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An example of how ratings on NewsTrust look for an example of "Bad Journalism." (Credit: NewsTrust.net)

This week (through Sunday, February 28) NewsTrust, a public journalism rating site, is hosting a hunt for bad journalism. Working with students from a class at Stanford University, the NewsTrust blog will feature a new set of bad stories every day, seeking viewer participation to rate the site’s choices as well as suggest others.

The blog announced the hunt Monday, saying the exercise is intended to “highlight journalism with serious flaws: news reports and opinions that are inaccurate, biased, irresponsible or superficial.”

Each day of the week the NewsTrust student collaboration will add more examples of bad journalism from a new category of sources.  Monday featured news reports, offering readers the chance to rate the following three stories:

Obama tops Bush at ducking reporters – Washington Times

Conservatives mock Al Gore on snowstorms – Politico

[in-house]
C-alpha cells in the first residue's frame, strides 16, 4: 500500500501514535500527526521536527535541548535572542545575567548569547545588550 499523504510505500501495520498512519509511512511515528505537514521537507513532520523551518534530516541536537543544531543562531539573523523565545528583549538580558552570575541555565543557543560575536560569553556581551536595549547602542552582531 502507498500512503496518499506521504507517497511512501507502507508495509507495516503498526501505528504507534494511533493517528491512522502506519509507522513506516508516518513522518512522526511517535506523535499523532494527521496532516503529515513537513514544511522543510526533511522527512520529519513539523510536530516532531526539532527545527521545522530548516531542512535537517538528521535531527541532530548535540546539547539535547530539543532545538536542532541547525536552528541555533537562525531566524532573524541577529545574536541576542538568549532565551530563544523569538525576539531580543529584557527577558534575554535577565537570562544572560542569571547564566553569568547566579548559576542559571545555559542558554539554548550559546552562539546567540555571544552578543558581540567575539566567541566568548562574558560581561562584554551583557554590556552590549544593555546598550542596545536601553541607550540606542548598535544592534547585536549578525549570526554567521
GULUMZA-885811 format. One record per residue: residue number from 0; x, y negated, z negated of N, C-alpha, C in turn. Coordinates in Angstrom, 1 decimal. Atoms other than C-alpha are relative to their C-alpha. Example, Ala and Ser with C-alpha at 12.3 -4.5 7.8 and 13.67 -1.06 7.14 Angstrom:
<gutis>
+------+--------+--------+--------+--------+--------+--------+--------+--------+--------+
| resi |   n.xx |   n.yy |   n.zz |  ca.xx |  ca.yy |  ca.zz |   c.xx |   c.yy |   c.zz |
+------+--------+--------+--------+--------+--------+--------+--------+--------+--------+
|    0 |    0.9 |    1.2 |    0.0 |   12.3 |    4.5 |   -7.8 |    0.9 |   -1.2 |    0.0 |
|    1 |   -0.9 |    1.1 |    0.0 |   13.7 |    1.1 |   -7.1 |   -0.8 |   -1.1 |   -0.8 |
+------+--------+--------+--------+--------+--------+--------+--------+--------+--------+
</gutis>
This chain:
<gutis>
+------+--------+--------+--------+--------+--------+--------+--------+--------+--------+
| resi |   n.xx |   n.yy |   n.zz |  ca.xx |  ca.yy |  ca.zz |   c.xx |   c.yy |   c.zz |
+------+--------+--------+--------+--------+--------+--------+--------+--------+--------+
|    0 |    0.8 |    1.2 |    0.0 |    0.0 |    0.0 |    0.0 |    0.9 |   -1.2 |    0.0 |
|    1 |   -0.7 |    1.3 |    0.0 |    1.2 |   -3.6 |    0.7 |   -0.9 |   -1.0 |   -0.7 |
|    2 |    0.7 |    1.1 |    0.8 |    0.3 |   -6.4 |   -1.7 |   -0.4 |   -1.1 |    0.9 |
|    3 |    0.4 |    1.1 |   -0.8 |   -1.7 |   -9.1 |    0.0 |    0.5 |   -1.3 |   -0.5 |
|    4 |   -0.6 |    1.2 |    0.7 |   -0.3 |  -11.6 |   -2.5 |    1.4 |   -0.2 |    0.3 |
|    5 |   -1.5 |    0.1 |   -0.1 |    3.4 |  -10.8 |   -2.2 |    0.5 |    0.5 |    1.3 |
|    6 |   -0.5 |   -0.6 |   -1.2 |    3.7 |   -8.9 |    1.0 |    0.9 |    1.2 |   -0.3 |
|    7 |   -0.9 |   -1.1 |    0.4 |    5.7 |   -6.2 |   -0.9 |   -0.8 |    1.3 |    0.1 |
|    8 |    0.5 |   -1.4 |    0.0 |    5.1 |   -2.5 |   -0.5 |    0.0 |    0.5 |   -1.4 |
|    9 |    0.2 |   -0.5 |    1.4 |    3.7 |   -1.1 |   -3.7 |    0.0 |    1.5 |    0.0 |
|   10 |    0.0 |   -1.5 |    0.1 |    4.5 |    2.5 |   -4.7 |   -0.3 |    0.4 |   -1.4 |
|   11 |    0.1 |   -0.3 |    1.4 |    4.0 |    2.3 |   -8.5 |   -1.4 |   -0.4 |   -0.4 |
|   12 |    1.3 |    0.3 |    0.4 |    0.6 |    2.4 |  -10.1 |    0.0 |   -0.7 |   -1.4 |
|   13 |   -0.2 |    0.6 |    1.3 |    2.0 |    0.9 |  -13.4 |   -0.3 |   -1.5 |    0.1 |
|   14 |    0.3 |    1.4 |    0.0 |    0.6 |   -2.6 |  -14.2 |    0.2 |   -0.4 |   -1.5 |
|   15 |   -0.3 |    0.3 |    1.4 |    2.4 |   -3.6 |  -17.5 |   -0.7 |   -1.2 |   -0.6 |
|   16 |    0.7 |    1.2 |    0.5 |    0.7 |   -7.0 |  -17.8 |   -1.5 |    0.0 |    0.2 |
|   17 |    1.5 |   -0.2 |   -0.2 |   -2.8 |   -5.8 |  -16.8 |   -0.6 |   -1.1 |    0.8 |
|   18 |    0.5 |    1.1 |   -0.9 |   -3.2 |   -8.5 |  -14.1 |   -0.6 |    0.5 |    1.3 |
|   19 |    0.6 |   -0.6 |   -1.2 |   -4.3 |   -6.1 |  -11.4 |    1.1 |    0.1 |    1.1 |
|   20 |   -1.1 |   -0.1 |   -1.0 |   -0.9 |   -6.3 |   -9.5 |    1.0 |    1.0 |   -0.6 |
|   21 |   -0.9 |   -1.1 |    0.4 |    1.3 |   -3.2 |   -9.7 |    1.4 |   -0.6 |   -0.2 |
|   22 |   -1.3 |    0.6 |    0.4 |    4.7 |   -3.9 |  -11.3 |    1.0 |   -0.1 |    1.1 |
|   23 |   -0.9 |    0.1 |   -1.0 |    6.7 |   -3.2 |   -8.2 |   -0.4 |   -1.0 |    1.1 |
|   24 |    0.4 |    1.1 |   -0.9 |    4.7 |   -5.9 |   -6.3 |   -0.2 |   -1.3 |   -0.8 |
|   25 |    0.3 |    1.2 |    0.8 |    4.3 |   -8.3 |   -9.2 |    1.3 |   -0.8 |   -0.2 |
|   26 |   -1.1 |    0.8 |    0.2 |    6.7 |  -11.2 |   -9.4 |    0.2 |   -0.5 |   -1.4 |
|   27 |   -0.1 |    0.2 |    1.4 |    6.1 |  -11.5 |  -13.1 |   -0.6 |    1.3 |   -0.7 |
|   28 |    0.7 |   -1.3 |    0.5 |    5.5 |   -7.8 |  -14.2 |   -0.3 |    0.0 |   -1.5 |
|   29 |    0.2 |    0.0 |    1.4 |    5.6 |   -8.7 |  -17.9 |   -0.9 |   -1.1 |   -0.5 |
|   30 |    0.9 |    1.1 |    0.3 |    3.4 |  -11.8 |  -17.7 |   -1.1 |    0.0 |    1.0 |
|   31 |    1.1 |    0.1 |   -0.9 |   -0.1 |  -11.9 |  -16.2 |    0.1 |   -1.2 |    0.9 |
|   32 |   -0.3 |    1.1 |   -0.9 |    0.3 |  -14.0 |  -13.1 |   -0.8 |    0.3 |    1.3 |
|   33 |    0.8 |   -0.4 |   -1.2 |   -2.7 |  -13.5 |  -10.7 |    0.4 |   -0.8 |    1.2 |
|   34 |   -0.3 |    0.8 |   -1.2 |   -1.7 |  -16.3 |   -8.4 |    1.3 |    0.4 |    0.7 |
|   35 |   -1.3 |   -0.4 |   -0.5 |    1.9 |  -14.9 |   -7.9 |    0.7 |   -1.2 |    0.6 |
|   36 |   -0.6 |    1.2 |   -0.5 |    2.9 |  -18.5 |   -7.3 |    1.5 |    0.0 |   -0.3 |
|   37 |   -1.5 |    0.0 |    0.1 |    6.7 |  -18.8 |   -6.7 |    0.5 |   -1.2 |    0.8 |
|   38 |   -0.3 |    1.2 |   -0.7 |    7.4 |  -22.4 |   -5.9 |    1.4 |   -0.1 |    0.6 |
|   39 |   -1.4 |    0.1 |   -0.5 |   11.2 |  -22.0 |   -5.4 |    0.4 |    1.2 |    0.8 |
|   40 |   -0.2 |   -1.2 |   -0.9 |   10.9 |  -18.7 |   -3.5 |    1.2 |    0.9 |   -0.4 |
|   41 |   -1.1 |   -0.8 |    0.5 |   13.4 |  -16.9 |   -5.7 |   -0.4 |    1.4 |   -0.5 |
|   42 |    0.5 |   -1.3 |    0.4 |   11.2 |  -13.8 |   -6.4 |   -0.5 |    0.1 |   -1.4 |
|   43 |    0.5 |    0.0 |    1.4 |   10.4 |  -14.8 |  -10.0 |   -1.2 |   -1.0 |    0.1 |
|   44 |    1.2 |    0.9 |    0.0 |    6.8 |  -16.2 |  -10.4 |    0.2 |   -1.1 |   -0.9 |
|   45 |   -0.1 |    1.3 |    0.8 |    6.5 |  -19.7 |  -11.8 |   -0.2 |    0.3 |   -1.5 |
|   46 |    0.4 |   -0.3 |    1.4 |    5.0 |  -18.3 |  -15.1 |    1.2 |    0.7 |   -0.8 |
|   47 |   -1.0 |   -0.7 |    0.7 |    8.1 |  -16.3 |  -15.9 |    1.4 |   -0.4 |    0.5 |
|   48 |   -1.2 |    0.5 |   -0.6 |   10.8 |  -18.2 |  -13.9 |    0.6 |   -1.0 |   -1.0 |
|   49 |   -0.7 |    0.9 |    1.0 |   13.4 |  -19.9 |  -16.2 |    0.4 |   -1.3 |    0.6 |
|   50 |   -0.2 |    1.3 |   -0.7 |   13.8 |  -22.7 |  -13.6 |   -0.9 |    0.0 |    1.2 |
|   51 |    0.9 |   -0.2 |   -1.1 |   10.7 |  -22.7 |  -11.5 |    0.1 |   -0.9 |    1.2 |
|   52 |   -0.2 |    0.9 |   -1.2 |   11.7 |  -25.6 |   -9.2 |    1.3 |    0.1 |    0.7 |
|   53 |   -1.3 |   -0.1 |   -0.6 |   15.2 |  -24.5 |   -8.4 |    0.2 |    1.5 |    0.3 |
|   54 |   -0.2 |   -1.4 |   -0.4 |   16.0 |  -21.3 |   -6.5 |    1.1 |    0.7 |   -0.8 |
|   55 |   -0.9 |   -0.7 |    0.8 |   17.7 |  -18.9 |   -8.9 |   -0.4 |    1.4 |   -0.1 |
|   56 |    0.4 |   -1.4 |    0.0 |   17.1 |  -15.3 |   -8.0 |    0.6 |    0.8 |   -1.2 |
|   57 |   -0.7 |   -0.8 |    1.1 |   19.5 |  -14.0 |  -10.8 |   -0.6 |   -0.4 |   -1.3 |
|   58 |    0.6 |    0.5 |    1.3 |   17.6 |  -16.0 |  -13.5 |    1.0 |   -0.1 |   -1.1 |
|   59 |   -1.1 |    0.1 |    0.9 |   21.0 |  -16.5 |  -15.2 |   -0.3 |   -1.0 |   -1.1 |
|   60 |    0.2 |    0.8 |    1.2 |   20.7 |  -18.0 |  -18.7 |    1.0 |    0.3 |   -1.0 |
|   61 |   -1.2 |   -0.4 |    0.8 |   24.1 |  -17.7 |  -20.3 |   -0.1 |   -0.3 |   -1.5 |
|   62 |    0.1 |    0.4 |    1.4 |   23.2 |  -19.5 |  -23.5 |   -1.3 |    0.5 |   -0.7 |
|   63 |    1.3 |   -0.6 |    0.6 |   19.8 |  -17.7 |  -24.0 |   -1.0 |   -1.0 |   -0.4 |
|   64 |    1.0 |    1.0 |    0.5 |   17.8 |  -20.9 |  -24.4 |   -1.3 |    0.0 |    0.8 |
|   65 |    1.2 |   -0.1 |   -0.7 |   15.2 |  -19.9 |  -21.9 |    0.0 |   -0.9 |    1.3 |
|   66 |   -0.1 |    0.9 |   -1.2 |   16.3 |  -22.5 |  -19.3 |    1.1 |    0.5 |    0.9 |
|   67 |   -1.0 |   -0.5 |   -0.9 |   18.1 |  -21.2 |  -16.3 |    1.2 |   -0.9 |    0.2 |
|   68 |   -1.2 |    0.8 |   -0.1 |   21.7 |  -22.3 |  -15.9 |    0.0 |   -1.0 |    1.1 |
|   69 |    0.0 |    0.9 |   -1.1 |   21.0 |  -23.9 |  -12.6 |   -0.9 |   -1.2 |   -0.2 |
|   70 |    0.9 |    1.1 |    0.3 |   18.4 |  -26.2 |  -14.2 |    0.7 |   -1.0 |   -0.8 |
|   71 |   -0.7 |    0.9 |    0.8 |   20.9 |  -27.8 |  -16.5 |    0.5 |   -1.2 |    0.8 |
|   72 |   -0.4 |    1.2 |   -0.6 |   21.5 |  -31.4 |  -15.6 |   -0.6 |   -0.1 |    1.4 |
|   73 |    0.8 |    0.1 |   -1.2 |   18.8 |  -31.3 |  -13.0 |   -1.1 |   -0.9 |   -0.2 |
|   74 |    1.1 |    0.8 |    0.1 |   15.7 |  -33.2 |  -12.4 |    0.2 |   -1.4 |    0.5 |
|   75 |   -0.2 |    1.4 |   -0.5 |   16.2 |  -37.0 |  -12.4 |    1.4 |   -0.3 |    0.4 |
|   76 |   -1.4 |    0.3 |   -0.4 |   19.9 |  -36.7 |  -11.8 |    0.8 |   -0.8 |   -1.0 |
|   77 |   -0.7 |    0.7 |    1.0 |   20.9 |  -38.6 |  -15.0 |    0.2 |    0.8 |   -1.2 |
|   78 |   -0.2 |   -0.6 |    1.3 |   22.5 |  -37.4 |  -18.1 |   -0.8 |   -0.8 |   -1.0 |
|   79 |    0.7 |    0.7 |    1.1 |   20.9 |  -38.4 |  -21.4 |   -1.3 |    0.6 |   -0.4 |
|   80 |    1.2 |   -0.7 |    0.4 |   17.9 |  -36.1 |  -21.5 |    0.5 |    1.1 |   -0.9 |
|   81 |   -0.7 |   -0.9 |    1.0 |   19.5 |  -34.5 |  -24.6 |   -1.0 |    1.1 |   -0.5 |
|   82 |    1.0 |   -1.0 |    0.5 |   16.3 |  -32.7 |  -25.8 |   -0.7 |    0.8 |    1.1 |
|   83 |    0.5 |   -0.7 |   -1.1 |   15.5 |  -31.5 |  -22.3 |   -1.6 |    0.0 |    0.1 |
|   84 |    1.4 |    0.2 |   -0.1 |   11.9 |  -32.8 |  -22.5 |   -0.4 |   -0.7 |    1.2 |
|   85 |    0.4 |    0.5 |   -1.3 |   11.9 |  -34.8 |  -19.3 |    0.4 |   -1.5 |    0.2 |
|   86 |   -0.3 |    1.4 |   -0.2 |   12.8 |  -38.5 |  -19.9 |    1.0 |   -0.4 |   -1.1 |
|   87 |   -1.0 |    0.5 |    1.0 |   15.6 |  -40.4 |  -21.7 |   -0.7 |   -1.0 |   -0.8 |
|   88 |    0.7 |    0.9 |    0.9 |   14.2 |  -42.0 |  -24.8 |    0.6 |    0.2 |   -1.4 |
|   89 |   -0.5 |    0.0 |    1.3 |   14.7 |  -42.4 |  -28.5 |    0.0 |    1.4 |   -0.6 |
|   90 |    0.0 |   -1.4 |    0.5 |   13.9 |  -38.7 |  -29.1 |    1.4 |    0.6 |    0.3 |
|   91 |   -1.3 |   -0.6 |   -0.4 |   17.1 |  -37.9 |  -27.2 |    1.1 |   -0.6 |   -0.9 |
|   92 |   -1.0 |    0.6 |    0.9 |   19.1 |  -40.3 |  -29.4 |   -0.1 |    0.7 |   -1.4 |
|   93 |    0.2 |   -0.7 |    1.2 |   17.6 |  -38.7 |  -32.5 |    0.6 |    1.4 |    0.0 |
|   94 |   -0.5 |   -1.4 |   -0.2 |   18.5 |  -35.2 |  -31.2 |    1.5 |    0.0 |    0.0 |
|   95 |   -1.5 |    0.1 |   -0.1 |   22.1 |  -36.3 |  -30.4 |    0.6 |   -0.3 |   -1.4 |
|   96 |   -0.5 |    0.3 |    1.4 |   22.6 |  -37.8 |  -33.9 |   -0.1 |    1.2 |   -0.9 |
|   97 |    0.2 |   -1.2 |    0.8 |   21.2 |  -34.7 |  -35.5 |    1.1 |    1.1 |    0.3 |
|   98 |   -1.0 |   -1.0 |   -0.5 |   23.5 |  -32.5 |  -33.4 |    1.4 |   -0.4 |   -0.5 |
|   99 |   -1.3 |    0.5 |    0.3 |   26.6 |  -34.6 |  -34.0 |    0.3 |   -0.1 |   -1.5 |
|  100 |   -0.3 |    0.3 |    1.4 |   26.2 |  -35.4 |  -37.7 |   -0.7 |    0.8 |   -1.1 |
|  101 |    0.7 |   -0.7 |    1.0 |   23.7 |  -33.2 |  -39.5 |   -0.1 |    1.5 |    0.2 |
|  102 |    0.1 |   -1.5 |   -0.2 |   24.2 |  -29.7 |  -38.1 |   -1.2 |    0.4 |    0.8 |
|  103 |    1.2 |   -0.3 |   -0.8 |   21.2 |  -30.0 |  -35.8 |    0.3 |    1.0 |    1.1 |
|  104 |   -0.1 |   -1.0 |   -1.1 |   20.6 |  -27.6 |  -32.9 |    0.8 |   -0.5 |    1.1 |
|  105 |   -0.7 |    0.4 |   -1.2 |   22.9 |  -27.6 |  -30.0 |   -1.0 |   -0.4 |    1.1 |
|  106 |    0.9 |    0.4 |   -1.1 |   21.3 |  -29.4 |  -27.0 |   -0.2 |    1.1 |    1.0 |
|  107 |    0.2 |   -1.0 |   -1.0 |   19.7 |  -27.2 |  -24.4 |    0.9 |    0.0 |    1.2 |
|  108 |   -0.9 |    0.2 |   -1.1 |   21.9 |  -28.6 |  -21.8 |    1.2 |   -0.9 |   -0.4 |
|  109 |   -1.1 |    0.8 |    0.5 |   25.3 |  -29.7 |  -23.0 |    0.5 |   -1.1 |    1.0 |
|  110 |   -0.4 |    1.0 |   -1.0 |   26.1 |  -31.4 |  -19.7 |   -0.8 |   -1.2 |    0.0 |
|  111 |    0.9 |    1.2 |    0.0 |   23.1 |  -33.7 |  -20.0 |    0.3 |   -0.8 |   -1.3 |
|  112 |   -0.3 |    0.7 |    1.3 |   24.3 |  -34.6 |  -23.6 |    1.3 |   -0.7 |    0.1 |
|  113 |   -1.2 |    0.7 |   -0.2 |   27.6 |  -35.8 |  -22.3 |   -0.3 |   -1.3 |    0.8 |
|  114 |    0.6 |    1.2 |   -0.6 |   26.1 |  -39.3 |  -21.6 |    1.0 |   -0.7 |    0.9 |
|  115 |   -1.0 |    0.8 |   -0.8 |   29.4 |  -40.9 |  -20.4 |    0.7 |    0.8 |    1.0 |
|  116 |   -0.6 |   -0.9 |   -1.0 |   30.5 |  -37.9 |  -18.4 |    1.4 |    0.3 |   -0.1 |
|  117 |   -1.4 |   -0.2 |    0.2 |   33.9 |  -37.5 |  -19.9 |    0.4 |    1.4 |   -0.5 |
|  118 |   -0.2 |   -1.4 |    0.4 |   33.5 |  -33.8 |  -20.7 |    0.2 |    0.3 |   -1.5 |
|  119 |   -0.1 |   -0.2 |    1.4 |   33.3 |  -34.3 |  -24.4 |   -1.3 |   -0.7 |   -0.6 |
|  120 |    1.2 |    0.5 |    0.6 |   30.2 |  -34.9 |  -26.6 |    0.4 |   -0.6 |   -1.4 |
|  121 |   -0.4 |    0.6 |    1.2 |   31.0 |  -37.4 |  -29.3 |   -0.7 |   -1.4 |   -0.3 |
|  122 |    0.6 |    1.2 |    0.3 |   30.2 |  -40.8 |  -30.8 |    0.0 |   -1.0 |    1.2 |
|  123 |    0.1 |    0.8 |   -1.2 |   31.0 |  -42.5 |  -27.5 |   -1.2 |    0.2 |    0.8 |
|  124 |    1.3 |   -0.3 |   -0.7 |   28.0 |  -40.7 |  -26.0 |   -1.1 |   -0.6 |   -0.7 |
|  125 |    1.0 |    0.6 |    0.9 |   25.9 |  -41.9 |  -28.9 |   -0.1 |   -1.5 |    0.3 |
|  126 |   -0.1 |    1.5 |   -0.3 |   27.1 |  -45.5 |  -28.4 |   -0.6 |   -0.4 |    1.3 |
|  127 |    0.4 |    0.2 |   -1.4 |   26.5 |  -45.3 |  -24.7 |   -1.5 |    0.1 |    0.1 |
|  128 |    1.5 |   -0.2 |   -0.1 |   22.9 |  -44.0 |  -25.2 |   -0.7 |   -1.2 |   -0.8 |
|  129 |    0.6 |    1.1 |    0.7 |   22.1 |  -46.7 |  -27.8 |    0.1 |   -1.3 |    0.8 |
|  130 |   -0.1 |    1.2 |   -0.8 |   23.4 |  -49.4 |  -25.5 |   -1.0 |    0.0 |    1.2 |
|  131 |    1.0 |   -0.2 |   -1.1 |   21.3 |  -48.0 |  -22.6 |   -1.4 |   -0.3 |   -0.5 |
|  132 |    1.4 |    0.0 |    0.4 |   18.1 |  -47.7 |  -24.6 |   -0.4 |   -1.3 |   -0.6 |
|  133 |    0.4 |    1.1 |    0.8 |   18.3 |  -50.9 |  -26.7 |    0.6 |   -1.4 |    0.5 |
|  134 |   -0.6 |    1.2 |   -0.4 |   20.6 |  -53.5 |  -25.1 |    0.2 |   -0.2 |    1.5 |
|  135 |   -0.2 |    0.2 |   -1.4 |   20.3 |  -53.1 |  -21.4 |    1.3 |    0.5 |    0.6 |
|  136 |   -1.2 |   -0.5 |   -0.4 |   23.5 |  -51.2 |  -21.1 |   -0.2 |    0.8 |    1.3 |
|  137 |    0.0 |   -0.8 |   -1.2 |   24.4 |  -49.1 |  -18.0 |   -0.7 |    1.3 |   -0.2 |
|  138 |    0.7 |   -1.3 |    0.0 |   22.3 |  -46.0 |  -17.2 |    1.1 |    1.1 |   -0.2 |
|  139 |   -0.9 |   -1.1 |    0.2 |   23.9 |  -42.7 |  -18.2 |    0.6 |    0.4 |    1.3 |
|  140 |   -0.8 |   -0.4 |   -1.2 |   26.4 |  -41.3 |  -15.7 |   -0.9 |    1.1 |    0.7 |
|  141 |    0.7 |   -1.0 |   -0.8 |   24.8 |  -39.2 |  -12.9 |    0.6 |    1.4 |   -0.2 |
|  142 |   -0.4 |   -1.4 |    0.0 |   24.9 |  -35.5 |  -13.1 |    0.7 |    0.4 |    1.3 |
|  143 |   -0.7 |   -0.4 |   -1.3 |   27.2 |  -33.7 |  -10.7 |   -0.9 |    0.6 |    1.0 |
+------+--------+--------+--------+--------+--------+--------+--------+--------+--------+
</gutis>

The Internet Will Make You Smarter, Claims Study – Reuters

The rest of the week will assess Opinions, Pundits from the Right, Pundits from the Left, Media Watchdogs, and Fact-Checkers.

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NewsTrust writes, “We invite you to review these stories and rate them for journalistic quality, so we can identify the worst stories at the end of the week.” They also want readers to weigh in with suggestions of bad journalism the site hasn’t tackled yet. “If you come across another example of bad journalism, please post it on our site (be sure to tag it “Bad Journalism” under Topics, so it will be listed in our News Hunt page),” they write.

Unsure how to decide if something is bad journalism? Check out NewsTrust adviser Howard Rheingold’s “Crap Detection 101” where he writes,

The first thing we all need to know about information online is how to detect crap, a technical term I use for information tainted by ignorance, inept communication, or deliberate deception. Learning to be a critical consumer of Webinfo is not rocket science. It’s not even algebra. Becoming acquainted with the fundamentals of web credibility testing is easier than learning the multiplication tables. The hard part, as always, is the exercise of flabby think-for-yourself muscles.

NewsTrust’s guide on how to review stories is also a good resource. Or just mine imediaethics’s archives to review some of the reasons we critique journalism.

NewsTrust writes that updates to the hunt and new examples to rate in each category will be posted daily here till the end of the week.

Good hunting.

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NewsTrust’s Weeklong Hunt for Bad Journalism: Join In

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